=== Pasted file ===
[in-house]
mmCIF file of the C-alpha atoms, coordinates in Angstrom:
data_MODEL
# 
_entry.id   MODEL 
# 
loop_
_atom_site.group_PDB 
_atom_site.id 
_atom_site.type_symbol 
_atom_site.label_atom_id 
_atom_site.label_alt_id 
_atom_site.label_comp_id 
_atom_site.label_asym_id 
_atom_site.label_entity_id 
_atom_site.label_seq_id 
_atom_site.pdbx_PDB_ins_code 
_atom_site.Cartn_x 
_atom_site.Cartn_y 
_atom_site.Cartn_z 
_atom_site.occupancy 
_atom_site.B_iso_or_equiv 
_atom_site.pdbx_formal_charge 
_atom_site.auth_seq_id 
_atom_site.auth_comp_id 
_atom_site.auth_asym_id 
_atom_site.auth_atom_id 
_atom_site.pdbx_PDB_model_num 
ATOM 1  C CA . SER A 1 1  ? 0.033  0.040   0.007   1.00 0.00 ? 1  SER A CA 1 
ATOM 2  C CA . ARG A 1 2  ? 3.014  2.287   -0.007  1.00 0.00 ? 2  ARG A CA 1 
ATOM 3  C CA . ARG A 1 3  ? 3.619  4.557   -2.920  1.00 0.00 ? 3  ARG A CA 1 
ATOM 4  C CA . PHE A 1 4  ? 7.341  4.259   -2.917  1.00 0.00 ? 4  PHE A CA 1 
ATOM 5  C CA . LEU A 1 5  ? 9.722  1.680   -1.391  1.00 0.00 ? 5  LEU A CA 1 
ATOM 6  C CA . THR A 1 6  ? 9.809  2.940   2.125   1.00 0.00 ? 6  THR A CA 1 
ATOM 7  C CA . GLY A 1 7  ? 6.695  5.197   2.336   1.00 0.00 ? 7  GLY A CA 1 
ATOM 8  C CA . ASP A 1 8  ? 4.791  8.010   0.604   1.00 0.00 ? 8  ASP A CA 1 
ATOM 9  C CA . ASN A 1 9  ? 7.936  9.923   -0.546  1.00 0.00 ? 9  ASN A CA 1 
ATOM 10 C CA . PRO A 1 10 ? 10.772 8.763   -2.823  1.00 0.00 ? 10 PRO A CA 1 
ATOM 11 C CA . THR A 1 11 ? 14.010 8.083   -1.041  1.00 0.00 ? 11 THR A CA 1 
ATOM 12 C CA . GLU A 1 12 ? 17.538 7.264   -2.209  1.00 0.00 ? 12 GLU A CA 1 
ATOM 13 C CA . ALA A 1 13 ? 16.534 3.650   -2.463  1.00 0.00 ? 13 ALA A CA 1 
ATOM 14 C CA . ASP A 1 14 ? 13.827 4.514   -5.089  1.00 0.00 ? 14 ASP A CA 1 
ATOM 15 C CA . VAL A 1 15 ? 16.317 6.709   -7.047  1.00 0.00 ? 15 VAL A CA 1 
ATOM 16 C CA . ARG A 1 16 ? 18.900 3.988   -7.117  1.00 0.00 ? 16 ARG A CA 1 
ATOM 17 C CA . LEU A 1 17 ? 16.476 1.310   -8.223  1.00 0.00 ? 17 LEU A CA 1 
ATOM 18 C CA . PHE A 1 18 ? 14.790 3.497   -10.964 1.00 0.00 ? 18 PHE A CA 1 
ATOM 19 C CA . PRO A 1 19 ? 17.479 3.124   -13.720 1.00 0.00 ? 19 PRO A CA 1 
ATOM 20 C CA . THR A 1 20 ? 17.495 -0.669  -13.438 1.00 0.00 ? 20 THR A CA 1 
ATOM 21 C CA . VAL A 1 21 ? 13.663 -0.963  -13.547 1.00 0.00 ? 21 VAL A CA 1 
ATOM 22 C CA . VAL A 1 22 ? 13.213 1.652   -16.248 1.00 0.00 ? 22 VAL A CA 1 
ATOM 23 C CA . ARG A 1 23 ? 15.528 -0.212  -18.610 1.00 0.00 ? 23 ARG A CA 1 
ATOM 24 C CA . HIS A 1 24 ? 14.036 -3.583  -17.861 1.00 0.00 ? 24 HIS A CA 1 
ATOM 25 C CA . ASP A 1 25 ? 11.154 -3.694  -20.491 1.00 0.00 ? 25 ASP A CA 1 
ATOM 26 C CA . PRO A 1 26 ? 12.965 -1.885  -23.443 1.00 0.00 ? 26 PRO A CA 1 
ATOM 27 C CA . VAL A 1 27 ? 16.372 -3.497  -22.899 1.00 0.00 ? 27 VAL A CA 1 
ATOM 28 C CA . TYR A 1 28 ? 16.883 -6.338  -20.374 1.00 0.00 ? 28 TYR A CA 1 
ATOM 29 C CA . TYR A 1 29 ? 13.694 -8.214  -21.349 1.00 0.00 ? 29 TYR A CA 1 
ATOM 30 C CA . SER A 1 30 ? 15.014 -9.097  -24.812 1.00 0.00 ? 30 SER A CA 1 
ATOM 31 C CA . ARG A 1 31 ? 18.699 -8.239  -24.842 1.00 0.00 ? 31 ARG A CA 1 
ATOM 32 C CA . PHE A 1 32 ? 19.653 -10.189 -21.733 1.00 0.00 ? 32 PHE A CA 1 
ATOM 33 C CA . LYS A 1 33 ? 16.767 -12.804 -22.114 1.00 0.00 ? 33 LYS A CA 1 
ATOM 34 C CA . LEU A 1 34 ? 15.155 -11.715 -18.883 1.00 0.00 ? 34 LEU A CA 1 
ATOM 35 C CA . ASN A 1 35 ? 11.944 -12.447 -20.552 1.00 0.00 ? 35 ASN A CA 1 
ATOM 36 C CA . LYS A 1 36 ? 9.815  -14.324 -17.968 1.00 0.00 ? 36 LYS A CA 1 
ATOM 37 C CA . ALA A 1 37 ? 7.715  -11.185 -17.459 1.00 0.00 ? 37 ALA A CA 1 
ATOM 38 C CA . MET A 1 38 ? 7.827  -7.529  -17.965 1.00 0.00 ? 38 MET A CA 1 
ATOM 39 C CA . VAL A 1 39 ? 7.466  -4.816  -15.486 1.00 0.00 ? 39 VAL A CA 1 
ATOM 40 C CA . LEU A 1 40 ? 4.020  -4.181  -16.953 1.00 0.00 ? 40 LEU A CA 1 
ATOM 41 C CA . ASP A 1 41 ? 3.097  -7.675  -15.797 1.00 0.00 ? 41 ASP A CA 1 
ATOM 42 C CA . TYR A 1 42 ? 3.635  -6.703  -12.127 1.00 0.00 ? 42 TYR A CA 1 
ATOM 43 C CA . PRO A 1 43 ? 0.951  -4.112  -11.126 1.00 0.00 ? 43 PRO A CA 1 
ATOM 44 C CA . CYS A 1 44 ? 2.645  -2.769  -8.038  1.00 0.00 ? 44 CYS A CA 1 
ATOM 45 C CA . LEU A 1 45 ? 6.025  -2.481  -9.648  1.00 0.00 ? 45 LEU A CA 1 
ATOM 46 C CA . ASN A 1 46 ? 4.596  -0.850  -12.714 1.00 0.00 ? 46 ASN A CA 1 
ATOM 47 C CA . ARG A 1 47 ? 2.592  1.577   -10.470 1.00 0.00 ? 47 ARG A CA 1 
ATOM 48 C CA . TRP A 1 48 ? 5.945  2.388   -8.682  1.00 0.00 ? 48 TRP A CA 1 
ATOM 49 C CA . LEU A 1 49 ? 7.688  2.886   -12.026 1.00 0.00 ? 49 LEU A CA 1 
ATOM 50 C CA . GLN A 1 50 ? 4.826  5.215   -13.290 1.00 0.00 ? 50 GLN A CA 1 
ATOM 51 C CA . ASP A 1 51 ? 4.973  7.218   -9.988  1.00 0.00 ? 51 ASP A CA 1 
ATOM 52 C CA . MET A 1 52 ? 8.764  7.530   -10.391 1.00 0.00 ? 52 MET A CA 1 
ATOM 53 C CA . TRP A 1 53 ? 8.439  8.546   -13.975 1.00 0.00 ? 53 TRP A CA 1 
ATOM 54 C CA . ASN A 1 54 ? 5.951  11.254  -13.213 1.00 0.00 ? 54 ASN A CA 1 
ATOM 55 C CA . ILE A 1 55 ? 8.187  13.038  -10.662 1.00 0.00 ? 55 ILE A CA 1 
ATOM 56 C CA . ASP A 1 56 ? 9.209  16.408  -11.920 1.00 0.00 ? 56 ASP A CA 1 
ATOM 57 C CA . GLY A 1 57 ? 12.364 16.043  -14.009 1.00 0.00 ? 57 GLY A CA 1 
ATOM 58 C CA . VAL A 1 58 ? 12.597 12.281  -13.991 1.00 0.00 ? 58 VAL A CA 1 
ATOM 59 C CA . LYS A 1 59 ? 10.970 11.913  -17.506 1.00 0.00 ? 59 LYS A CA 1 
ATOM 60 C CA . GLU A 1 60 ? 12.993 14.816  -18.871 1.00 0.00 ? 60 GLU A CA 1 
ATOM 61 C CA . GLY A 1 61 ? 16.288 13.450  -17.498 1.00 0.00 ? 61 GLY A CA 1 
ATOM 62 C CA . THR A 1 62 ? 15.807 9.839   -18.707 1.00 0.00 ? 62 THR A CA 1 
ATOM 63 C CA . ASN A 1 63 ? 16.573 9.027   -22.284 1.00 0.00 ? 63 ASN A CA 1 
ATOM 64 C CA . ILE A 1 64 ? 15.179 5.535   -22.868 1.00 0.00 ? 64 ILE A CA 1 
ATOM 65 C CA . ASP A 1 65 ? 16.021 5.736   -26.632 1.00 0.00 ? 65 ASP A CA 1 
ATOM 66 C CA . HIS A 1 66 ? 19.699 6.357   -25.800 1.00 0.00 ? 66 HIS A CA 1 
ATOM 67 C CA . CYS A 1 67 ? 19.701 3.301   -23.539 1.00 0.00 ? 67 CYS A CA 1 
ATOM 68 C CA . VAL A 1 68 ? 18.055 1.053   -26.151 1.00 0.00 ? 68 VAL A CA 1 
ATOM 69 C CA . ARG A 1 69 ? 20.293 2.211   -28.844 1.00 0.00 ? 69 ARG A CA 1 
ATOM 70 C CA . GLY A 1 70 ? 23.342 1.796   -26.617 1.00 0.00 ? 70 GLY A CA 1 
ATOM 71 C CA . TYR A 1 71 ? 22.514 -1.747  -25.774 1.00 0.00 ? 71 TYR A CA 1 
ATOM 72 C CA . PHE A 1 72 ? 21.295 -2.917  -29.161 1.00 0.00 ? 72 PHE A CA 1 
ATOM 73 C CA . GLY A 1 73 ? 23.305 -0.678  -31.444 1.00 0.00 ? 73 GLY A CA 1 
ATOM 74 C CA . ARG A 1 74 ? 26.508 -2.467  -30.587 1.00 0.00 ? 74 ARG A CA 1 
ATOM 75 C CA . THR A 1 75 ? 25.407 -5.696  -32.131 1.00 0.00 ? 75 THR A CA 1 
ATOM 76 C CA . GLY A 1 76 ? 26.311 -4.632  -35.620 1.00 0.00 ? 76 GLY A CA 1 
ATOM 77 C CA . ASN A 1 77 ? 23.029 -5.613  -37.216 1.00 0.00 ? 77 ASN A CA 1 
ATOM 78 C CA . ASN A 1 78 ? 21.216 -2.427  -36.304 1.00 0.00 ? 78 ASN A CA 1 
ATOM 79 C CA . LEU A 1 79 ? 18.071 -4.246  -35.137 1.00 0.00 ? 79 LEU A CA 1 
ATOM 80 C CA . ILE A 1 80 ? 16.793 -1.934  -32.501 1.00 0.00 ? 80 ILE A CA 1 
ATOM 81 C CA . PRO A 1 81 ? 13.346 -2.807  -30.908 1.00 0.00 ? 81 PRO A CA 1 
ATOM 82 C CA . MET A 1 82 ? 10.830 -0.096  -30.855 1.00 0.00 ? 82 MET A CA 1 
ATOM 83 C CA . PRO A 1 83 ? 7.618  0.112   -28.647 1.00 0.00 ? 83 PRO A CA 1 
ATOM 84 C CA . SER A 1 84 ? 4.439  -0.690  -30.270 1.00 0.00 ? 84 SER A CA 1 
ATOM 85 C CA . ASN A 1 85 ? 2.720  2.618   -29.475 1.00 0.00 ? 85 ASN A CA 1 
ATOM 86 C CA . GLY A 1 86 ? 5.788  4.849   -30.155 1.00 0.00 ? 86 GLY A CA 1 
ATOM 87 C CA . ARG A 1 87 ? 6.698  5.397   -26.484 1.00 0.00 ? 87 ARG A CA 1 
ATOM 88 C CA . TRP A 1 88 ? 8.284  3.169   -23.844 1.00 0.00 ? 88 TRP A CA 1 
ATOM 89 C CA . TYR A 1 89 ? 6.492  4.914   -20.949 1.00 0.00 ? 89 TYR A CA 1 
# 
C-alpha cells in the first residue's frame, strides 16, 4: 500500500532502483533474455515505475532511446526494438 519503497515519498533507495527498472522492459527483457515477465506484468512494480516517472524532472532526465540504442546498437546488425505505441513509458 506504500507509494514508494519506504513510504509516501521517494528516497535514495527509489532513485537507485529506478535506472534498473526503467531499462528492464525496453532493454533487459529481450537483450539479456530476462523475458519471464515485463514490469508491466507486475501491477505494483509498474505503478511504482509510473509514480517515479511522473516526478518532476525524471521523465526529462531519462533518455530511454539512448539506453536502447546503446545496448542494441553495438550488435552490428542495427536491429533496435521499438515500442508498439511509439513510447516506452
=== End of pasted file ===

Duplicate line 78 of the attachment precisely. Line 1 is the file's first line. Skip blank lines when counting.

ATOM 50 C CA . GLN A 1 50 ? 4.826  5.215   -13.290 1.00 0.00 ? 50 GLN A CA 1 